Twilight Zone: The Morpheus Lander Crashed and Burned, and Critics Say NASA Never Fully Investigated What Went Wrong

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On August 9, 2012, on a sunny day in eastern Florida, NASA's Morpheus lander hovered 15 feet over the ground. One second passed, then two. Then the craft tilted to its right, kept tilting, collapsed into the ground, and thudded for a moment before fuel met light and a fireball erupted. A further explosion 100 seconds later sent sparks 25 feet out, destroying most of the remainder of the craft.

The clip of the Morpheus lander's destruction would be nearly comical -- the squat, disco ball-decked craft looks more amphibious than aeronautic -- if it didn't show the culmination of a series of failures since the project's start. The crash was but the latest in a litany of engineering and logistical failures plaguing the lander and helped to serve as something of a microcosm for recent issues surrounding the entire agency. And while no one was hurt during this crash, NASA's stated goal of returning to manned launches within the near future means that forthcoming tests won't be limited to empty machinery.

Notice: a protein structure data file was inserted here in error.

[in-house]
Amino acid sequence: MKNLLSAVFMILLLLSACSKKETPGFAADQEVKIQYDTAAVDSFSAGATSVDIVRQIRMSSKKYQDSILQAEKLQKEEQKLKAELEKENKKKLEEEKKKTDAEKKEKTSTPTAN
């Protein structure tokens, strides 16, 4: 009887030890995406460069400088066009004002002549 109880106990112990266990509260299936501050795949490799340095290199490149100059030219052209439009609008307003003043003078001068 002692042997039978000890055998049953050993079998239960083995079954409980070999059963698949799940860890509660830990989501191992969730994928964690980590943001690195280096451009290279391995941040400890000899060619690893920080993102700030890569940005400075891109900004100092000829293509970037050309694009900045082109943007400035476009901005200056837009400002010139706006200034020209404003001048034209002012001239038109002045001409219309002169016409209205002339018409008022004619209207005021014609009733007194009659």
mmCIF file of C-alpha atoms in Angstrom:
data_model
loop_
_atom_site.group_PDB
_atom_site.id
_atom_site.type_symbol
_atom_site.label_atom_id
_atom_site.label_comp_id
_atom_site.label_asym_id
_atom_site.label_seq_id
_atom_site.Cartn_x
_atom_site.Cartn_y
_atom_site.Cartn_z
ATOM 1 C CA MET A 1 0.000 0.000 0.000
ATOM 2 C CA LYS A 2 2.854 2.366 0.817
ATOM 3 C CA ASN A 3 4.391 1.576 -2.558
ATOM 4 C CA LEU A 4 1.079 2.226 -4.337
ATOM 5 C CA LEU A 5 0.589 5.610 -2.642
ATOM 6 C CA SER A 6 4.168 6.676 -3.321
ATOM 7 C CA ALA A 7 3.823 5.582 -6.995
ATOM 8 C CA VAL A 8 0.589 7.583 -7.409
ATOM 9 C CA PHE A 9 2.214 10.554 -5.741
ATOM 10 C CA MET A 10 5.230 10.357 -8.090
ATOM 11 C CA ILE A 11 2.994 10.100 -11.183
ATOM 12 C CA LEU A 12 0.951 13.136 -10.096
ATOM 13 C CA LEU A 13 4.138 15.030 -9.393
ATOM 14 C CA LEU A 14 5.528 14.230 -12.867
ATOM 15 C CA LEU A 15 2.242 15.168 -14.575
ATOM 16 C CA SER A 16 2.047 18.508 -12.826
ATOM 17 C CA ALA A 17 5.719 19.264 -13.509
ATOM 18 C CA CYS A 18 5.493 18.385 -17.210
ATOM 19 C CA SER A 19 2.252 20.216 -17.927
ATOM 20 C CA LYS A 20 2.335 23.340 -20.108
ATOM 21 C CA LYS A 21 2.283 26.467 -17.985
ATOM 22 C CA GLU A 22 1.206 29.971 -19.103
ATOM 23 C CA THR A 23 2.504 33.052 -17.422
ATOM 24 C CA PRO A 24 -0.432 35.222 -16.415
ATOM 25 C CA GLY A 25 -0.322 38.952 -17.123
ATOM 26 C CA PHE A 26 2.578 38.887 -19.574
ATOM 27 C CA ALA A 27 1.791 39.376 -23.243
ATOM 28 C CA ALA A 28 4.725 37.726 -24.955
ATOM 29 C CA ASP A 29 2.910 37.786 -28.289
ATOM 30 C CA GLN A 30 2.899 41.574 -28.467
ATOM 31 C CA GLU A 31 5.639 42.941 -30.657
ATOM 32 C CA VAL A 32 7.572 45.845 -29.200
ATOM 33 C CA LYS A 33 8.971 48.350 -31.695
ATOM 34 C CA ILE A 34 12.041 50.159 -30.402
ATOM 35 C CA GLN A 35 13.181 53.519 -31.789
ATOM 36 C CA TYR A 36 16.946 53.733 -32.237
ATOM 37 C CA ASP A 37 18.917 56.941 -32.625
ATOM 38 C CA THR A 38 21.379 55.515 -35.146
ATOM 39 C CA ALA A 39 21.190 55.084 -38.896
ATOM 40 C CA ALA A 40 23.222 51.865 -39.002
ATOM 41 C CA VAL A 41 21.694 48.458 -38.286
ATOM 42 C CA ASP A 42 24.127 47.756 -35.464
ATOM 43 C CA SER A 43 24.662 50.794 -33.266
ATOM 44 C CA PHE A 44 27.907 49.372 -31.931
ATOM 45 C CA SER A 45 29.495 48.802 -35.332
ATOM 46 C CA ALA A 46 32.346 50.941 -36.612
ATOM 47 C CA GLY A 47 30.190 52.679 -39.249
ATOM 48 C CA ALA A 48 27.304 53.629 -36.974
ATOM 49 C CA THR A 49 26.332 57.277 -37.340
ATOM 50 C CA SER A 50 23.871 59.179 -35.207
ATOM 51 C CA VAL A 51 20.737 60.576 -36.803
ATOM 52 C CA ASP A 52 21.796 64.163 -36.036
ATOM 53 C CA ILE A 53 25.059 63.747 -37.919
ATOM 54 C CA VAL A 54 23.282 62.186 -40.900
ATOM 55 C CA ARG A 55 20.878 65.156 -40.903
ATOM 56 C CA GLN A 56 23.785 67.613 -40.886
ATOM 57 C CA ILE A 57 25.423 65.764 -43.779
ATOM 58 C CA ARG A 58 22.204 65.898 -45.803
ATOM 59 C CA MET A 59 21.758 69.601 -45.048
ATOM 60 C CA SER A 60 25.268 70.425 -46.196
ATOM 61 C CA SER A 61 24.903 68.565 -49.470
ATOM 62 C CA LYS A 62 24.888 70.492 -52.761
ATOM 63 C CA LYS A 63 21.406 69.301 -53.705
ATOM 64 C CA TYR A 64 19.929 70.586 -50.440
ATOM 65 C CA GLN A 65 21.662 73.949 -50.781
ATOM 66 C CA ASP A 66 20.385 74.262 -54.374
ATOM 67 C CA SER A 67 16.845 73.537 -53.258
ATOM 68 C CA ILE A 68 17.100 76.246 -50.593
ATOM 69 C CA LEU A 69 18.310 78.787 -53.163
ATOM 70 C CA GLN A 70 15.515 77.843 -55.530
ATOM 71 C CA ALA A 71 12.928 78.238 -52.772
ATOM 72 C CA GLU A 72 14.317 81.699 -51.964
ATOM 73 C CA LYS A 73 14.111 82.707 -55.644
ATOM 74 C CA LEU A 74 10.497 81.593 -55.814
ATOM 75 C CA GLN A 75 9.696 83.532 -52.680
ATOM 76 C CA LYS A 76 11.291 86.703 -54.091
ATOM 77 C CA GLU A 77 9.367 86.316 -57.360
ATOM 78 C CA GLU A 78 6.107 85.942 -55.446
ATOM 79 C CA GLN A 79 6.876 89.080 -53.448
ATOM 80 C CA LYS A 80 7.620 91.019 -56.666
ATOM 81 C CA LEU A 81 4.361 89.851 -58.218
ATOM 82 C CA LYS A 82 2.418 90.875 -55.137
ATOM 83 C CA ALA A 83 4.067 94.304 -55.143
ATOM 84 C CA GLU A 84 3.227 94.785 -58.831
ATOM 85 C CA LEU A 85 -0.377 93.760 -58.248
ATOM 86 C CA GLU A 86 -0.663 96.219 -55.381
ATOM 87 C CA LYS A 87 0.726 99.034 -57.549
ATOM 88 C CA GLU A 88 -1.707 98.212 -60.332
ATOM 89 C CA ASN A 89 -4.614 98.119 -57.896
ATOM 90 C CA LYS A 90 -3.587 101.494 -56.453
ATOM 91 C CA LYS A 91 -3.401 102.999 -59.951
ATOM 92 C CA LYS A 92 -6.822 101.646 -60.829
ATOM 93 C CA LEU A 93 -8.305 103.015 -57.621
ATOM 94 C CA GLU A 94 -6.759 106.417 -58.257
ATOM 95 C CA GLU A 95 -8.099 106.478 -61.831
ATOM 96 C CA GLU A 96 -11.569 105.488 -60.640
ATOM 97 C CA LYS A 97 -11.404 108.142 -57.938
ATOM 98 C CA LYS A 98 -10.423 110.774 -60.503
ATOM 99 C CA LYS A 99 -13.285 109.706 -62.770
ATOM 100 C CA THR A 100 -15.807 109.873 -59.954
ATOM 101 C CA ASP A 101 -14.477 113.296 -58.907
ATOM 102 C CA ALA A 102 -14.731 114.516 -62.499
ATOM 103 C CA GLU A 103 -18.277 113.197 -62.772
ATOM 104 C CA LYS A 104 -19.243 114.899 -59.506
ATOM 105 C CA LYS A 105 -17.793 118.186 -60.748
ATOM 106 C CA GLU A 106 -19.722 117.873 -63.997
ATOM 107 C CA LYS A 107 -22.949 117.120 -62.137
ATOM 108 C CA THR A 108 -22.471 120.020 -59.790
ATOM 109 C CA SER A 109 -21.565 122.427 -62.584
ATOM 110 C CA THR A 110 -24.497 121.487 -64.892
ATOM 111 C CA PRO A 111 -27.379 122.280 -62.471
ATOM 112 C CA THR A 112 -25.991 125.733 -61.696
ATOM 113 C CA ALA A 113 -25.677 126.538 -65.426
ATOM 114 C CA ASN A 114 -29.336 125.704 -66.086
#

Mistakes and failures, however, can be corrected. With its myriad struggles during its Apollo and Shuttle heydays, NASA knows this well.

But a check of NASA's records shows that there never was any follow-up investigation of the August crash released. Instead, according to those who worked on the project, NASA dismissed the accident as another company's hardware problem rather than anything that the agency needed to correct.

According to NASA software engineer Kyle Clement (not his real name), NASA, which did not return calls for this story, should have known problems were amiss.